Today is Trans Day of Visibility! Visibility is so important and so complex.

(I wrote about self-care and visibility / invisibility / hypervisibility in this 2017 blog post. And you can see me being visible today as part of Skipping Stone’s ’24 Stories in 24 Hours’ event. I’ll be interviewed at 1:30 pm mountain time, and you can watch here.)

No matter how visible you are or are not today, trans friend, know that you are loved.

Trans Day of Visibility can be hard for folks who are not ‘out’, for whom visibility is either undesirable or unattainable. It can also be hard for folks who are hypervisible, who never have the option to not be visible.

Visibility is so important, but when the focus is placed on individuals to ‘be visible’, rather than on everyone to learn how to see more clearly the diversity of the world around us, it can be a further injustice. And when visibility is the goal we’re supposed to achieve, but we are also punished if we’re too visible, this is also an injustice.

It is not the job of any individual to change the social context that pushes us away from visibility or that turns a hostile constant gaze on us.

It is our collective job to do the work of seeing more clearly, more richly, more fully, more kindly.

Ask yourself today:

  • Who am I seeing?
  • Have I always seen these people?
  • How have I learned to see the people that I see?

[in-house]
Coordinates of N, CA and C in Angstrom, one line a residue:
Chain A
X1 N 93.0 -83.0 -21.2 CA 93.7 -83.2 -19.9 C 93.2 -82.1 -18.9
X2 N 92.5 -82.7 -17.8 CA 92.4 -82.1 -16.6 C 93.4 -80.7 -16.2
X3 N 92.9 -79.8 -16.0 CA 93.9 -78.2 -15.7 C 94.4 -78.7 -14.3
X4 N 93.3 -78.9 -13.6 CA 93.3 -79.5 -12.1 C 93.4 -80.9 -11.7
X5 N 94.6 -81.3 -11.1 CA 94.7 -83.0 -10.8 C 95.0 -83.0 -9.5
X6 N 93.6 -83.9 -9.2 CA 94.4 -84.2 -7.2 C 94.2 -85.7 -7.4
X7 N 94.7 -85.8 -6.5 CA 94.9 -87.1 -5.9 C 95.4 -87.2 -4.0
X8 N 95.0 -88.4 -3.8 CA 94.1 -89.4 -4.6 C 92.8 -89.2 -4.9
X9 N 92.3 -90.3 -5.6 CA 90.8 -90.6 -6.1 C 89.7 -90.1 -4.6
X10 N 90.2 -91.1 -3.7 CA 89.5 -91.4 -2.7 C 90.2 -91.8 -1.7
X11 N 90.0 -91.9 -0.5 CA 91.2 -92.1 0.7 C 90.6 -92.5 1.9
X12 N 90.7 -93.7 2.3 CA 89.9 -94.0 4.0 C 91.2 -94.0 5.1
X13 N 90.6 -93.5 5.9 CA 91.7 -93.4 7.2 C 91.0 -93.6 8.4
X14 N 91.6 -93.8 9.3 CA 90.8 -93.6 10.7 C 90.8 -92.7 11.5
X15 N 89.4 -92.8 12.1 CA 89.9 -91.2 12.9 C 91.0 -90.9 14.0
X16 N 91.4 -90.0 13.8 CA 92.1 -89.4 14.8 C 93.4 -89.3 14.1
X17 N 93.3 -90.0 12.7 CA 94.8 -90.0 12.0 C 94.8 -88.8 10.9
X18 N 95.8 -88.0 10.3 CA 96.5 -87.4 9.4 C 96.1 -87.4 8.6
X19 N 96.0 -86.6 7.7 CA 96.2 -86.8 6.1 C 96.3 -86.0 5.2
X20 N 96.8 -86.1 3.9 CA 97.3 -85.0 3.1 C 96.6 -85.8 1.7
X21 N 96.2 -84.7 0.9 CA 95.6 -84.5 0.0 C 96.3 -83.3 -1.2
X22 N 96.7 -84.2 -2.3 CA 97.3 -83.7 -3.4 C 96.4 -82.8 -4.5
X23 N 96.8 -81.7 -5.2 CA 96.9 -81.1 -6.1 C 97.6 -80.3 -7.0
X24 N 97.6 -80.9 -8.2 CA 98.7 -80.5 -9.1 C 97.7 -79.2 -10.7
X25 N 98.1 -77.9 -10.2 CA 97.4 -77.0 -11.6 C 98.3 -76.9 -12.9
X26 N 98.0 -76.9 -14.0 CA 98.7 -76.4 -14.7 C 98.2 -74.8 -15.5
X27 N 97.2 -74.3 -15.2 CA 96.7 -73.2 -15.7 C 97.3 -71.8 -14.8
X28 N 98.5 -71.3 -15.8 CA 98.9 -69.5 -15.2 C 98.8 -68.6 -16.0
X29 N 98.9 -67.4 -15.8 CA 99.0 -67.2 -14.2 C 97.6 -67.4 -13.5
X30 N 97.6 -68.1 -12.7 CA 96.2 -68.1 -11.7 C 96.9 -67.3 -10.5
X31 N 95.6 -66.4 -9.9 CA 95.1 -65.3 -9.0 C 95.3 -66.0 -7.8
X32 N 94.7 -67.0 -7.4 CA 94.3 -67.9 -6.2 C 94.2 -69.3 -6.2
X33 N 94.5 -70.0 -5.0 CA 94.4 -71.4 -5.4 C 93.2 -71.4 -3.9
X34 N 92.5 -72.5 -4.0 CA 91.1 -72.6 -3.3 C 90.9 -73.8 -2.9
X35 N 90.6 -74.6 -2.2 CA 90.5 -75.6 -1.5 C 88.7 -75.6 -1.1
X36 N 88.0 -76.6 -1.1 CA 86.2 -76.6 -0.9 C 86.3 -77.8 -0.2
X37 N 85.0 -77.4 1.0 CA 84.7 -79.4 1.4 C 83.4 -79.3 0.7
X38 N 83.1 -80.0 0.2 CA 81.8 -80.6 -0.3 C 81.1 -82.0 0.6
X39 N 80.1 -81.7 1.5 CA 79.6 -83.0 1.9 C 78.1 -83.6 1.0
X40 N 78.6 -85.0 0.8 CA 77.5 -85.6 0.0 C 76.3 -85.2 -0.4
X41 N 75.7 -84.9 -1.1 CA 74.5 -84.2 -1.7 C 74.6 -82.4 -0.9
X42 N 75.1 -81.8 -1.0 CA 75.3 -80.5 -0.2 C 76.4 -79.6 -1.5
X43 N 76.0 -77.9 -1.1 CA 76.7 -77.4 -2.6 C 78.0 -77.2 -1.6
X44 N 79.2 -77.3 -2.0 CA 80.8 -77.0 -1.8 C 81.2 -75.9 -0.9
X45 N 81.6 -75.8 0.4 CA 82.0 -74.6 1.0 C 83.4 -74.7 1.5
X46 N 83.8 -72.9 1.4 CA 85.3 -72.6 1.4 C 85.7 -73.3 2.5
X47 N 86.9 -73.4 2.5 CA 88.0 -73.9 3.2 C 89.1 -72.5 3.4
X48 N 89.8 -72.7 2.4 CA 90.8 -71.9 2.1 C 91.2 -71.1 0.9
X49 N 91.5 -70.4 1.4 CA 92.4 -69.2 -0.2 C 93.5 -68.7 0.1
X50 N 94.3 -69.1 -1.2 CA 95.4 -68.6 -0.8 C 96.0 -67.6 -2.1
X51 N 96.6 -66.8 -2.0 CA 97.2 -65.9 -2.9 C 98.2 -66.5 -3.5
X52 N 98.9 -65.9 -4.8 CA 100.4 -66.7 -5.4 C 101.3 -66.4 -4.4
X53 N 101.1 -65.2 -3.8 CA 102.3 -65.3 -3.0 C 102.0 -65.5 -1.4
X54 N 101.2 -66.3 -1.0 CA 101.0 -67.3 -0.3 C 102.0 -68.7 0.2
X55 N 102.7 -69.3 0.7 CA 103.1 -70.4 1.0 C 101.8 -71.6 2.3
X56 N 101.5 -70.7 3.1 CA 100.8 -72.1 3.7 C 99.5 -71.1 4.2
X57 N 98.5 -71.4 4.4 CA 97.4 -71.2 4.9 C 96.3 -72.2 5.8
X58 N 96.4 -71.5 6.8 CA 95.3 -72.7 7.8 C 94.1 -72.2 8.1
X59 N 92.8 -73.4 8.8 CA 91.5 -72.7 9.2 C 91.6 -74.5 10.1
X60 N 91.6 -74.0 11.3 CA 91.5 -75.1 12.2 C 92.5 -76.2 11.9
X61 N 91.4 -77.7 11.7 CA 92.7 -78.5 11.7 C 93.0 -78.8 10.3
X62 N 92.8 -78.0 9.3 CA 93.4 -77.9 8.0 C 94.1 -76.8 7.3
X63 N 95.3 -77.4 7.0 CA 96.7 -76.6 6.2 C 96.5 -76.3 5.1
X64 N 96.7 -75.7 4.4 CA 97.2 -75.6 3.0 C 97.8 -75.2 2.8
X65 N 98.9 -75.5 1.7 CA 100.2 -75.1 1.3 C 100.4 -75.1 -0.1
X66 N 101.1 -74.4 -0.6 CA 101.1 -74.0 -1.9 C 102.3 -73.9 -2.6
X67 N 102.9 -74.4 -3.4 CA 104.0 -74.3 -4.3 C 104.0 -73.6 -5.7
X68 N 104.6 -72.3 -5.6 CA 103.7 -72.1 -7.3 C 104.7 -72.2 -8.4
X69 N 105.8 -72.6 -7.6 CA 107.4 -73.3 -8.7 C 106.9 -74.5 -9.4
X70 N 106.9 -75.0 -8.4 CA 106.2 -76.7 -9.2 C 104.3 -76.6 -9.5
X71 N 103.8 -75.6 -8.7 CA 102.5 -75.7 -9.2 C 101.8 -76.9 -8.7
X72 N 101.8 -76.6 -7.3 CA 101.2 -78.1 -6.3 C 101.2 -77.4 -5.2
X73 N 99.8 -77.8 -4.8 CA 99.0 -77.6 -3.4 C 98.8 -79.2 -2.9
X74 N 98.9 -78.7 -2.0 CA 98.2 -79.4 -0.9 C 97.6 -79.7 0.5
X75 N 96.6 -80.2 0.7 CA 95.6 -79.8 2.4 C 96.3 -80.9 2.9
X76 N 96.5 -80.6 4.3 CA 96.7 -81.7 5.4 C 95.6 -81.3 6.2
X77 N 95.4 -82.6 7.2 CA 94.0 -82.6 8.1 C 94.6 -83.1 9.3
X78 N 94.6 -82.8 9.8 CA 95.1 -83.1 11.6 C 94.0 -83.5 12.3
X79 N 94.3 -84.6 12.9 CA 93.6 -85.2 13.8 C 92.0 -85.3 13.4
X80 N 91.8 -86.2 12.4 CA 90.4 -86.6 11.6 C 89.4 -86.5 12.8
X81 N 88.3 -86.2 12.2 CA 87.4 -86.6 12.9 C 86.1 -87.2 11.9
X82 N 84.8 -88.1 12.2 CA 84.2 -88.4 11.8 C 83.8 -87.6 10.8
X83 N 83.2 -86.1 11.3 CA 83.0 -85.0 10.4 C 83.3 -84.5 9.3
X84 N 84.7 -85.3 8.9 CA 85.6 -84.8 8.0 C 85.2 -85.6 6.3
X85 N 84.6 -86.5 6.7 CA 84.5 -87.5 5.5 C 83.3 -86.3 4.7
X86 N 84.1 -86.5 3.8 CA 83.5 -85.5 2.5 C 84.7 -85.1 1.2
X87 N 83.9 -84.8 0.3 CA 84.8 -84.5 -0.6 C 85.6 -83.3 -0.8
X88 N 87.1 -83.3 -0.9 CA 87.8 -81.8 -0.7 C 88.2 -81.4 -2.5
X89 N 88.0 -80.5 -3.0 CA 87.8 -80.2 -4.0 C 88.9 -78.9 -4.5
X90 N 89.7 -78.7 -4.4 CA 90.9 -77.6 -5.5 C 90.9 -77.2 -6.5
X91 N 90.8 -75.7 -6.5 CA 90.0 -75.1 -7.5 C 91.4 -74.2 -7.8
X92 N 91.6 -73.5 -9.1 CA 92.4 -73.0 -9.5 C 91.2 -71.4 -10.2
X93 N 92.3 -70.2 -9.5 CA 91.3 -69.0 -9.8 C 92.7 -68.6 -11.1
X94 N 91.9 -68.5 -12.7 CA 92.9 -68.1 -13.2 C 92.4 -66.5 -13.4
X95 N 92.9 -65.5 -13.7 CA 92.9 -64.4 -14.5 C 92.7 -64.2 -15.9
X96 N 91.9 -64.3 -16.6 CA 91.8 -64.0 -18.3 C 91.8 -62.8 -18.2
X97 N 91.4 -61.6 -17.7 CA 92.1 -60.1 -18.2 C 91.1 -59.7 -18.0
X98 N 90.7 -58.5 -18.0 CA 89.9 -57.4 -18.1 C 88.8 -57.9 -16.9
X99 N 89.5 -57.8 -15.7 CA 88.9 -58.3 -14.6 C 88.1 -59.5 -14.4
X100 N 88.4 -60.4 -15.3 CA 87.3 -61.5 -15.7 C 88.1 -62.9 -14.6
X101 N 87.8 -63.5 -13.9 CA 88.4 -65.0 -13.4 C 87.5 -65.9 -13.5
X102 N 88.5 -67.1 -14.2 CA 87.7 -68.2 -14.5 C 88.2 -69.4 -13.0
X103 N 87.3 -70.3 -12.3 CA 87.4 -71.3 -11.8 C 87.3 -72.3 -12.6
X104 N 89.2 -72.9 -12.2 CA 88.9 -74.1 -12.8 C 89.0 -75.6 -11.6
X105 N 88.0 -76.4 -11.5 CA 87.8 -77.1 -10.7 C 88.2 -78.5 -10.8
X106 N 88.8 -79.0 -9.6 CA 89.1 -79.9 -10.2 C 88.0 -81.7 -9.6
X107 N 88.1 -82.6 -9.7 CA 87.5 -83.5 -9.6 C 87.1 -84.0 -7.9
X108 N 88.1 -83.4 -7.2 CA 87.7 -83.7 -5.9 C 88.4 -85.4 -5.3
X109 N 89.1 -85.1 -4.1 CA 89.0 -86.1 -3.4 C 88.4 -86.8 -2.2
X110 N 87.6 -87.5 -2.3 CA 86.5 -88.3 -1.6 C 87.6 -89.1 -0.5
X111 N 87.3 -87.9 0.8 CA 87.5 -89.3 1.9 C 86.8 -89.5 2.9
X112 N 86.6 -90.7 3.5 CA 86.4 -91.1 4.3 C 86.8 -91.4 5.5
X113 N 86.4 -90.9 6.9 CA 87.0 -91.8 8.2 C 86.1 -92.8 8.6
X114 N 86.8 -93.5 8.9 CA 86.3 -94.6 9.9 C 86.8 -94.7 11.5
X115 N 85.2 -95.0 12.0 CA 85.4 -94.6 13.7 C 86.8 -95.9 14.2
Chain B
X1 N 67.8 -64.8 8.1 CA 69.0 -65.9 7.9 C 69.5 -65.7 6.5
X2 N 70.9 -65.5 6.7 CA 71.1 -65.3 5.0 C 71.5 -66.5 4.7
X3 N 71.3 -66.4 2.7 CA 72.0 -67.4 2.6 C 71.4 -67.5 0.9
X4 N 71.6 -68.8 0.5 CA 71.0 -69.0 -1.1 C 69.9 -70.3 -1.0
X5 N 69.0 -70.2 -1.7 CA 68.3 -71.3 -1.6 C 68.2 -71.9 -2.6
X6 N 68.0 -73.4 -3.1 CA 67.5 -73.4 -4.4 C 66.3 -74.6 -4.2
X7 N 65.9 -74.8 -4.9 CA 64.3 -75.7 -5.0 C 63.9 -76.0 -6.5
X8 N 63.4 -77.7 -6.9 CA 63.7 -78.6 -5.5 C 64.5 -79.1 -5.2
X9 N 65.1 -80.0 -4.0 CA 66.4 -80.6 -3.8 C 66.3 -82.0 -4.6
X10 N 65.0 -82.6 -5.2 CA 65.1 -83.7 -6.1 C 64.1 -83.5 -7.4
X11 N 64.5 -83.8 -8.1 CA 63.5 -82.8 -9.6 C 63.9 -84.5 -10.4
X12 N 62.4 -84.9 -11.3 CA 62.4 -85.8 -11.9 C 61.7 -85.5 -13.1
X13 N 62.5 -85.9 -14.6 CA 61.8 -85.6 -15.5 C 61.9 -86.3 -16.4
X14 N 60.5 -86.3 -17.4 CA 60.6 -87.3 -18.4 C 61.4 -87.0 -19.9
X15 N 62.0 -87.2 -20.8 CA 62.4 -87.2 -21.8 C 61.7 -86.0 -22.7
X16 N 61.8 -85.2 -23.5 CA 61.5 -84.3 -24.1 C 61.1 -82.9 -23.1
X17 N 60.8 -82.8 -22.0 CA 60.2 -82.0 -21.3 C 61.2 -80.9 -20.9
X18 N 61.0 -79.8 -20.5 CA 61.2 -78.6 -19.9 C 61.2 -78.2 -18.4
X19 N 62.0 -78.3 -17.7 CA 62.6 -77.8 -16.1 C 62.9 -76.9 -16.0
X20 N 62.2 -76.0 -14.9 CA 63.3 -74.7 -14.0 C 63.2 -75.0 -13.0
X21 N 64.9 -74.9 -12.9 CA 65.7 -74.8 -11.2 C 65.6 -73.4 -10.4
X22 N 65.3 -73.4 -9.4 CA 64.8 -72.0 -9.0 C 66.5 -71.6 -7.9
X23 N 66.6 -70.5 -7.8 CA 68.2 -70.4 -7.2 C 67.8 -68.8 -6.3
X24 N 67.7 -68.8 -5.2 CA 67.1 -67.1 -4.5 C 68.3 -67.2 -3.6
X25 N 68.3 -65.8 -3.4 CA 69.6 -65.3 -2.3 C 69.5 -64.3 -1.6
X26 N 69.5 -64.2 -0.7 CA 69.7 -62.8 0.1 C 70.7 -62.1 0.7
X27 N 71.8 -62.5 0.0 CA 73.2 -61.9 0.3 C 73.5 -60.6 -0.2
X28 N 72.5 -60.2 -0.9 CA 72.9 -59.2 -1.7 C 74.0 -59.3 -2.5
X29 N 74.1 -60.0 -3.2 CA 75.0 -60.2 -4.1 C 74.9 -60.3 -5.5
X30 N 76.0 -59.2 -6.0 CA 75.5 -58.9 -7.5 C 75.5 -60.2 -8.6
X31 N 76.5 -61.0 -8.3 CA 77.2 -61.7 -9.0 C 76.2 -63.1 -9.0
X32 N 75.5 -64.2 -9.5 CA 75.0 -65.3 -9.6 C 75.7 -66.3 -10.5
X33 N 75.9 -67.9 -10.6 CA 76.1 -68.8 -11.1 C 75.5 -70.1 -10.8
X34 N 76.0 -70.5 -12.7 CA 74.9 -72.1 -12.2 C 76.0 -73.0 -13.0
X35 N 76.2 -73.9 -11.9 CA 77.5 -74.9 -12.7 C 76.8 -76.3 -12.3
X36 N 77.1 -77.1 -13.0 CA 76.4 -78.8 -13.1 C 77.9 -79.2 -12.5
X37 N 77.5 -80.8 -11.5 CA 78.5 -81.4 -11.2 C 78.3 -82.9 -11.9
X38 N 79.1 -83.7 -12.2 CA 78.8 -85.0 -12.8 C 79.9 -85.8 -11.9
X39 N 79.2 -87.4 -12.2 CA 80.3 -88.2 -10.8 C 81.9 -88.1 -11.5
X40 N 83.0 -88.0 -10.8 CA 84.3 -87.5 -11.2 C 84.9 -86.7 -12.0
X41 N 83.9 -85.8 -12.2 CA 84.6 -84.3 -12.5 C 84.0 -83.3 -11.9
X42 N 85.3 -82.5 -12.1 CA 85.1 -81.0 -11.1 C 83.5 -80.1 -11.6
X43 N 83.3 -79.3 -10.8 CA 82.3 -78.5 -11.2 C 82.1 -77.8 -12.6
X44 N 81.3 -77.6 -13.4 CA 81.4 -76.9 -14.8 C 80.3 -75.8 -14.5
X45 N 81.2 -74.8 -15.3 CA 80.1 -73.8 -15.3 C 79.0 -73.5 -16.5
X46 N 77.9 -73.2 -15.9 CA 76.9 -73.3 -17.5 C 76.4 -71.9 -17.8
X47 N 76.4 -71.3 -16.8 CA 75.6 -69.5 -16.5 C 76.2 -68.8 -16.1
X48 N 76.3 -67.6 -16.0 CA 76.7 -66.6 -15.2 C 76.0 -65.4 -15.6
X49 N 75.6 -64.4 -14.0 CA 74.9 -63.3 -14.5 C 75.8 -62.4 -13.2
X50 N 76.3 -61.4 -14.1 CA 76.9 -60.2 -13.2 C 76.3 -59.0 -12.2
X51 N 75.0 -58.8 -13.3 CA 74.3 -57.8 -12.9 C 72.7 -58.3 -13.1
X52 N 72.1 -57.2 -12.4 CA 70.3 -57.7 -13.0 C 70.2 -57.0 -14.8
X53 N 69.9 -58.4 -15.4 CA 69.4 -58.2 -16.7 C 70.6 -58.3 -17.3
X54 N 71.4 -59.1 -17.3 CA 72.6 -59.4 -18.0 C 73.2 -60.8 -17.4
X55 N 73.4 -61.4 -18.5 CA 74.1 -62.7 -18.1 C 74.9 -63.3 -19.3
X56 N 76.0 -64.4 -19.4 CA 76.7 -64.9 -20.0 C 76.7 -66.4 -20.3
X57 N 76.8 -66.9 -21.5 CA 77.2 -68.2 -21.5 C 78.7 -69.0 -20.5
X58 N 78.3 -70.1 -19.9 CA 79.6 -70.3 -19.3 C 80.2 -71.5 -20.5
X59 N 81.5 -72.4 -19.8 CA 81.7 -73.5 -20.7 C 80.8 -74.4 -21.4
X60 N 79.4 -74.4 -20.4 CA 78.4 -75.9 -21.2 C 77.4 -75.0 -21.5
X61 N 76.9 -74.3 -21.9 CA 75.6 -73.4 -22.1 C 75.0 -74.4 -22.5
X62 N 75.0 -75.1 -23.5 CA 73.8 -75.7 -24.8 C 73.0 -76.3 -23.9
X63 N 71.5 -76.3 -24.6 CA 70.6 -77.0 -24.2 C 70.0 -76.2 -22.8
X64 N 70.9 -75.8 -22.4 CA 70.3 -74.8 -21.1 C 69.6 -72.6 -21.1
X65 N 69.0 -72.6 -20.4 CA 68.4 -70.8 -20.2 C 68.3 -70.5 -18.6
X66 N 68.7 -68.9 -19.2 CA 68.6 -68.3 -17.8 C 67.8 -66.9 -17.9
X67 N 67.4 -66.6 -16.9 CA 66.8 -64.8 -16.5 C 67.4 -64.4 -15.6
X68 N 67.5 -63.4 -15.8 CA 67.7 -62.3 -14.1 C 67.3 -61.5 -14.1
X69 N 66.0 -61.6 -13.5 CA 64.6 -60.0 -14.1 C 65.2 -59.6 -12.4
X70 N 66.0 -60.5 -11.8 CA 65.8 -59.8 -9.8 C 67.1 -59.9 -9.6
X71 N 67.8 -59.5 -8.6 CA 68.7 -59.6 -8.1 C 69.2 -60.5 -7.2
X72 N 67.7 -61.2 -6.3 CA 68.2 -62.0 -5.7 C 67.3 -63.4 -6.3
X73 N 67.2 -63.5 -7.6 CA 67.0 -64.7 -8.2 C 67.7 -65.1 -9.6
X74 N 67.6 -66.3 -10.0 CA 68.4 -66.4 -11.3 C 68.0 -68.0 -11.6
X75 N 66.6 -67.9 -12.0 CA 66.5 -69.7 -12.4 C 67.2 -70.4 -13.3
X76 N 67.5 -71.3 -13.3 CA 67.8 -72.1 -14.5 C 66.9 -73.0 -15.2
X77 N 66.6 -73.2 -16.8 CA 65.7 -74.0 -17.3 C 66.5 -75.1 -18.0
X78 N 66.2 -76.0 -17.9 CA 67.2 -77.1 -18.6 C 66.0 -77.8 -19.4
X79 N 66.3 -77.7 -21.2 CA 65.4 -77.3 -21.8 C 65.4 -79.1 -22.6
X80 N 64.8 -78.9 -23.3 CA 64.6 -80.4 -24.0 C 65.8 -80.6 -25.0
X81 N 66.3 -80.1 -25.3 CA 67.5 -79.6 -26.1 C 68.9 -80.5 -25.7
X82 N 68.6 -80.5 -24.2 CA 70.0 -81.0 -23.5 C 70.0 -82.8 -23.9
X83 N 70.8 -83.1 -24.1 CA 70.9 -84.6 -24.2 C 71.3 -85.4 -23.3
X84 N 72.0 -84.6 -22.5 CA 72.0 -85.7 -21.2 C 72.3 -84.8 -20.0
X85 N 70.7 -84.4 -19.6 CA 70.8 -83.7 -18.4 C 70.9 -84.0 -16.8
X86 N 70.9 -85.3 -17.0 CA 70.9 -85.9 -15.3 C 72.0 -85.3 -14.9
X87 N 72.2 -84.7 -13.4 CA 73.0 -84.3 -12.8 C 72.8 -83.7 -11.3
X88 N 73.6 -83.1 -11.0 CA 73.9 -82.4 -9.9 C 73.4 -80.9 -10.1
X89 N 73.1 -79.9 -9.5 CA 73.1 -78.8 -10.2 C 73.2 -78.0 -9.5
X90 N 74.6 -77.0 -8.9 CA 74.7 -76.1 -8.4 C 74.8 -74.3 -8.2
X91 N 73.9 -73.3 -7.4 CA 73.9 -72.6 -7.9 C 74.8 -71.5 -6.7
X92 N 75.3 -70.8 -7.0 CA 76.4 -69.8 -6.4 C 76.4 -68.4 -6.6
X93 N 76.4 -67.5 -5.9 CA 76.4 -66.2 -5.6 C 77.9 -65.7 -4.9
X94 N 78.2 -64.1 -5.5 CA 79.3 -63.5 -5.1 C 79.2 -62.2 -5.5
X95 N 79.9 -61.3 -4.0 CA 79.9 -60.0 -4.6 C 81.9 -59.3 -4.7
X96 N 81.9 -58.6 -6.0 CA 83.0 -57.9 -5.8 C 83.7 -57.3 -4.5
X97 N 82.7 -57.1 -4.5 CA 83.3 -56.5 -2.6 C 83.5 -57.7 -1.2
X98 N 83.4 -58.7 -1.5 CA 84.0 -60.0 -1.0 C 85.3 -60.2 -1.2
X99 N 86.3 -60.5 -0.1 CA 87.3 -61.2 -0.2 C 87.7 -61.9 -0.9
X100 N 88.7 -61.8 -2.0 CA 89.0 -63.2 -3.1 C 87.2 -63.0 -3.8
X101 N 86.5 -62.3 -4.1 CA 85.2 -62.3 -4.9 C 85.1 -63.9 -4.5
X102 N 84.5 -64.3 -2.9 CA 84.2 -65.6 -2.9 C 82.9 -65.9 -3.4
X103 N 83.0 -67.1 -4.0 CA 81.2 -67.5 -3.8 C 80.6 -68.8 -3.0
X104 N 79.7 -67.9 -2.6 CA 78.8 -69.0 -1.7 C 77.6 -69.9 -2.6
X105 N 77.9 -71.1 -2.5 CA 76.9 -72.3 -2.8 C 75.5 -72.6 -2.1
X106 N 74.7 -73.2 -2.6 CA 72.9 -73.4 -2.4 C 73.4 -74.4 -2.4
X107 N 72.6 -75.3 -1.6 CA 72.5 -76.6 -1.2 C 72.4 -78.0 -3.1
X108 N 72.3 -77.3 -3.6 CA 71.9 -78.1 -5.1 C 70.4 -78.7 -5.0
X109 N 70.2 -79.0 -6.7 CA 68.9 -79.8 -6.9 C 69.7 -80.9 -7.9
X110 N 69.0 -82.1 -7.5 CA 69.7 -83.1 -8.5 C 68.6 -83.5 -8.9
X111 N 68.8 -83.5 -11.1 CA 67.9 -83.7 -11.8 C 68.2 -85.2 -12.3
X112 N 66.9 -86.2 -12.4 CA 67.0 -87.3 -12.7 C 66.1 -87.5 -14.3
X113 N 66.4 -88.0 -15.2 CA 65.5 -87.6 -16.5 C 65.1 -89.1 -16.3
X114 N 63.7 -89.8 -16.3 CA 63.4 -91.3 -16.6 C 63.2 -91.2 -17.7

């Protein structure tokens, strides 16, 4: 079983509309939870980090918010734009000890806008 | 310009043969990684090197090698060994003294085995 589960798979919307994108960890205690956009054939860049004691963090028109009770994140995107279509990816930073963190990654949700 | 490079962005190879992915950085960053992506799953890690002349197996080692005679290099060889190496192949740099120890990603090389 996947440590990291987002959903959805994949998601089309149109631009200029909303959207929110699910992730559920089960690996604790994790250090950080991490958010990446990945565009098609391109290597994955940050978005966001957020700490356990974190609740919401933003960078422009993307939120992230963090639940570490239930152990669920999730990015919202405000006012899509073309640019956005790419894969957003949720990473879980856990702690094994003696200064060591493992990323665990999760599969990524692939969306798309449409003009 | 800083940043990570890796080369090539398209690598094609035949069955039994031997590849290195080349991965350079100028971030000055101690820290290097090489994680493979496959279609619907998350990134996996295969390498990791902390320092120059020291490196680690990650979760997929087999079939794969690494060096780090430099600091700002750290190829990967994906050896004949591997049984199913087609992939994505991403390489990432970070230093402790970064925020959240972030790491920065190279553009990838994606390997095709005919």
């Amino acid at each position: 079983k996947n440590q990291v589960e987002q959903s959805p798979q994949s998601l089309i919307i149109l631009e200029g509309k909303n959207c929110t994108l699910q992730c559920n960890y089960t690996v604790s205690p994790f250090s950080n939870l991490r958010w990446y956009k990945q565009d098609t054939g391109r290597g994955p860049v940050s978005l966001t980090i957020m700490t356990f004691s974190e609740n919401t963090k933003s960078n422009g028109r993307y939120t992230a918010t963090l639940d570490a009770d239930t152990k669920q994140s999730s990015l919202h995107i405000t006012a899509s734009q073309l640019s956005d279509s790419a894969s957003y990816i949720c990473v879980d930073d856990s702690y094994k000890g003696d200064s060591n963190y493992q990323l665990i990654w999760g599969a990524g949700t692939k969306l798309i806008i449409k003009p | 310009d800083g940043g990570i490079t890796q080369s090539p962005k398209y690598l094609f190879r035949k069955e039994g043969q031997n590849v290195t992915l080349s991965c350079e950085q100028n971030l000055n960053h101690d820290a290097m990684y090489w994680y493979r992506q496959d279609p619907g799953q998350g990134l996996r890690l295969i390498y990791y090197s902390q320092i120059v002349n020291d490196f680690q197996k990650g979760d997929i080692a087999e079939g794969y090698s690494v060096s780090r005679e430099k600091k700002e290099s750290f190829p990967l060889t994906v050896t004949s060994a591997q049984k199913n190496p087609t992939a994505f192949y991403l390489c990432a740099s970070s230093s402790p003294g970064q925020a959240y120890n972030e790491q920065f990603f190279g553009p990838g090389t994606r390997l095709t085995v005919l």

• Do I see these people with kindness and care?
  • How have I learned to see people kindly?
  • Who has supported me in this learning?
  • Who sees me with kindness and care?
  • Who might I not be seeing?
  • How can I learn to see more fully?

These questions matter. Do you see trans people of colour? Do you see non-binary people? Do you see disabled trans people? Do you see homeless trans people? Do you see trans kids? Trans parents? Trans grandparents? Trans doctors and academics and car mechanics and dentists and therapists and teachers and nurses and students and professors and politicians and activists and librarians and video gamers and athletes? Do you know, with the kind of knowing that becomes second nature, that we have always been here, that we are part of the rich fabric of every society?

Who is within your frame?

How can you widen your frame?

And if you are a trans person and you don’t feel yourself to be richly and meaningfully seen, just know that it’s not your fault. It’s not on you. It’s on all of us to widen our frame enough to include you in it. That’s our job. That’s what we owe each other.

One way you can widen your frame is to learn how to imagine different worlds, and more just futures. If you’d like to do that, you might like An Unexpected Light, the online course in narrative therapy and speculative fiction that I facilitate. You can find more information here and you can use code TDoV for 25% off the cost.

On Trans Day of Remembrance in 2018, today’s grief-focused parallel event, Possibilities got together to write a letter of support to the trans community. You can find that letter, along with many others, in the Letters of Support to the Trans Community zine, which you can download here.

I’m sharing that letter again here.


Dearest tender trans friend,